The lender thought the contract’s severability clause would enable compelling  class arbitration, but the court disagreed.  The clause claims to rescue all provisions not stricken when others are stricken as unconscionable. But after striking the clauses forbidding class actions in courts or arbitration, there was nothing valid on dispute resolution to enforce.  Striking a clause prohibiting class arbitration doesn’t authorize compelling it.  As the Supreme Court recently held in Stolt-Nielsen, the court’s job under the FAA is to enforce valid arbitration clauses, not promote arbitration. 

PS:  An annoying thing I’ve found amid proliferation of boilerplate in adhesion contracts lately is how they put vital clauses in ALL CAPITAL LETTERS. Drafters must think that will lead people, including judges after the fact, to think they were conspicuous and attracted requisite attention and understanding. In fact, PRINT WRITTEN IN ALL CAPITAL LETTERS IS MUCH MORE DIFFICULT FOR PEOPLE TO READ OR UNDERSTAND than words written in regular case, though putting them in bold may help. Just a thought.

Hat Tip: Ed Labaton

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3 Responses

  1. Nate Oman says:

    I haven’t read this case, but I am suspicious about the use of unconscionability in these cases. Suppose that I really do give up my right to pursue a small claim. The very fact that the claim is so small makes it difficult, I think, to claim with a straight face that the contract is unconscionable. For my money, these California unconscionability represent two issues. The first is an attempt to revive the old public-policy doctrine against binding arbitration notwithstanding the FAA by dressing the old public-policy argument up as an unconscionability claim. Second, I think that even if they can’t revive the old public-policy doctrine they still want to police particular arbitration practices on public policy grounds. It seems to me that that a contract where I give up a small claim is not unconscionable simply because in so doing, we reduce monitoring of the firms misbehavior by private parties. Rather, it seems to me that the cases are saying that regardless of whether it is unconscionable, we want to make the disclaimer of such small claims in valid as a way of harnessing private litigation to serve some public policy goal. Fair enough, but if this is so the California courts should just say so and quit mucking around with nonsense about procedural unconscionability, the size of the font in the contract, and the like. In particular, I think that these unconscionability cases in the context of arbitration potentially create an undesireablely broad unconscionability doctrine were the same principles to be applied to other cases.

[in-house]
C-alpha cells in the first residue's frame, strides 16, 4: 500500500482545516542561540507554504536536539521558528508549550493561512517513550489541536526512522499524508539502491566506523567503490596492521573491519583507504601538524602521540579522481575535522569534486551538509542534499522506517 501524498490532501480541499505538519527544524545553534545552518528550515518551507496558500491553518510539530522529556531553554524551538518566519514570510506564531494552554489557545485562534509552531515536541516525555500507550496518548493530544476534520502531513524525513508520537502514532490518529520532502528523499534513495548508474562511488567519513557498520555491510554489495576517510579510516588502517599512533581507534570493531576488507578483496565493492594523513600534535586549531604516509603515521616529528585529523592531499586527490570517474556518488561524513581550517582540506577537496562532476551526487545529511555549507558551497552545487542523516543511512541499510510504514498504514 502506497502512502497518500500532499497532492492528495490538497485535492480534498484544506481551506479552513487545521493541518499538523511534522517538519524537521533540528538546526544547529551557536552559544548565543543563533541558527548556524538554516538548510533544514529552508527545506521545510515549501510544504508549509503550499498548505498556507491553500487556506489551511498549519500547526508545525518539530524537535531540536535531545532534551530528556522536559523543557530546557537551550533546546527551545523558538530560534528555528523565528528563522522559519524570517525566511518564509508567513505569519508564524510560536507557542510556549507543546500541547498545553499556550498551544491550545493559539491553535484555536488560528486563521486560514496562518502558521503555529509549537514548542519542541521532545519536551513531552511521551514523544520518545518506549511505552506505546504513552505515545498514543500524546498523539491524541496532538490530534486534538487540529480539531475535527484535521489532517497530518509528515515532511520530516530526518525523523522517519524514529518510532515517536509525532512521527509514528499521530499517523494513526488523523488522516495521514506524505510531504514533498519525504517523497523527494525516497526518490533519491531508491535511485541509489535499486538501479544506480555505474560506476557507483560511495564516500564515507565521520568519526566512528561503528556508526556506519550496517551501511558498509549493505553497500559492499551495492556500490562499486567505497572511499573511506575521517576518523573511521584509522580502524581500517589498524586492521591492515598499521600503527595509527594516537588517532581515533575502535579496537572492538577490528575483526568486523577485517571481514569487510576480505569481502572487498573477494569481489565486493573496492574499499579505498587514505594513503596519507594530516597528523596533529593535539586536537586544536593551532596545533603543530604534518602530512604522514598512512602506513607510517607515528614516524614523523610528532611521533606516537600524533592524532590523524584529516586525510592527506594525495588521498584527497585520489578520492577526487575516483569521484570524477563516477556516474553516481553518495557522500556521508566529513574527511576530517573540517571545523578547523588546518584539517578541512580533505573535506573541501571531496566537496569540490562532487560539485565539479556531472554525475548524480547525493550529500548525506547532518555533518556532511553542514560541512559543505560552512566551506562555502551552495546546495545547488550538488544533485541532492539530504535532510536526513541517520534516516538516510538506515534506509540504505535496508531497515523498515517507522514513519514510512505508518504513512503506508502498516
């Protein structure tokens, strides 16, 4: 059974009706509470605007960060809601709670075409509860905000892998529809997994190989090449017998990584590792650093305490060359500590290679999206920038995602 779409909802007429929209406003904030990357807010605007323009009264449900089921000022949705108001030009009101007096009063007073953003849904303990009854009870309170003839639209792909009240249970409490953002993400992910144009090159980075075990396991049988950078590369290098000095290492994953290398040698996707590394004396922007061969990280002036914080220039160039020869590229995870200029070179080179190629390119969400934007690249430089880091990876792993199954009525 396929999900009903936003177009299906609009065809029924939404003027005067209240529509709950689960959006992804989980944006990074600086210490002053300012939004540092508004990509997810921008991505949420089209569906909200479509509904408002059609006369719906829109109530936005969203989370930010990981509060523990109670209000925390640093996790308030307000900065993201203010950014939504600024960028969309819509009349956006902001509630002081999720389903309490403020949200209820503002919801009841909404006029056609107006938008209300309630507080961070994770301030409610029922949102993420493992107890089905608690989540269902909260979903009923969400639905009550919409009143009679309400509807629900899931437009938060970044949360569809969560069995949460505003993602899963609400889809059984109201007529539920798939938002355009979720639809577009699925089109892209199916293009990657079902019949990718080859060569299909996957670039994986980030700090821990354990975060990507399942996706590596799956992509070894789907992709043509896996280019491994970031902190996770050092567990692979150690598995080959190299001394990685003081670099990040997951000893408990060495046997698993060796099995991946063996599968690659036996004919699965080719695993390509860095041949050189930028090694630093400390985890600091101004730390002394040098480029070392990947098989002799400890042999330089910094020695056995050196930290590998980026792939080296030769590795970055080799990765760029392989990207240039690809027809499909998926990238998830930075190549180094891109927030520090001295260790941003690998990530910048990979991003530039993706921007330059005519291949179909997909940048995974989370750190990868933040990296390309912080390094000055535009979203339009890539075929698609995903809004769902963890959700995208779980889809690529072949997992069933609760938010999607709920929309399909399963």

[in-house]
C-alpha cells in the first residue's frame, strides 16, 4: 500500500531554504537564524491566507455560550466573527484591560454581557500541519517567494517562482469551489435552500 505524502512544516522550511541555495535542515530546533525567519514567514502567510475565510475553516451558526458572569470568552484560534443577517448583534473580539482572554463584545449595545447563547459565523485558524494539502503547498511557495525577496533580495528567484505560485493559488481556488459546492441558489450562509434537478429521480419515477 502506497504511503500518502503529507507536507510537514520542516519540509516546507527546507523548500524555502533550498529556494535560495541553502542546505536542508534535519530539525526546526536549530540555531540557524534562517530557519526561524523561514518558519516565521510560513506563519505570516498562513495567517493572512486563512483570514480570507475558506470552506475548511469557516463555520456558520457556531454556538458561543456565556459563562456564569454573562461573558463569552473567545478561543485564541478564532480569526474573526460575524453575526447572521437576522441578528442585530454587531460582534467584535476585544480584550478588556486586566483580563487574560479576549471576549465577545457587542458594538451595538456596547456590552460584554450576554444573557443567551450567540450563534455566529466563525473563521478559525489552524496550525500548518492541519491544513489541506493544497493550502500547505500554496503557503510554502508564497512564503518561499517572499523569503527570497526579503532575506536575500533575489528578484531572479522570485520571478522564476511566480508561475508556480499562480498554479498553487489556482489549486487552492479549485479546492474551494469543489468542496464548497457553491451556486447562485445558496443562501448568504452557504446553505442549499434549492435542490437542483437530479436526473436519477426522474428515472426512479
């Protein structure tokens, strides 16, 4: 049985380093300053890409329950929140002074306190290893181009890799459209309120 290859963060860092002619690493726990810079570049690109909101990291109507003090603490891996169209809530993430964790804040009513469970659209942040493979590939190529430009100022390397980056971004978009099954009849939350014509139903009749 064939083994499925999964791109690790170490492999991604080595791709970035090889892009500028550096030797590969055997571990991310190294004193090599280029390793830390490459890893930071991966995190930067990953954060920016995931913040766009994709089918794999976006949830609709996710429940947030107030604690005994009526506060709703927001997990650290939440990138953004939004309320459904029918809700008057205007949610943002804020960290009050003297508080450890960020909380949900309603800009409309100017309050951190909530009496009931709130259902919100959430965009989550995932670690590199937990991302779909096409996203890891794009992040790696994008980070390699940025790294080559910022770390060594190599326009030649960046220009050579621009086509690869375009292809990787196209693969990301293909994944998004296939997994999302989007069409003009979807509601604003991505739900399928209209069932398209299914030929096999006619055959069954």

2. peter says:

    I am not quite sure if I follow the critique. The public policy goal that the California courts seem to want to allow private litigation to advance is the goal of not effectively insulating parties from liability altogether, by allowing those parties to engage in deliberately dishonest, penny-ante cheating of their customers, by insisting up front that if they ever rip you off for 25 cents a month, after you signed a boilerplate contract that afforded you no opportunity to negotiate, you have to arbitrate on a 1-on-1 basis, which it is pretty certain no one will do.

  3. Edward K. Lenci (ACS's counsel) says:

    On June 13, 2011, the US Supreme Court vacated the Second Circuit’s decision and remanded the case for further consideration in light of AT&T Mobility v. Concepcion.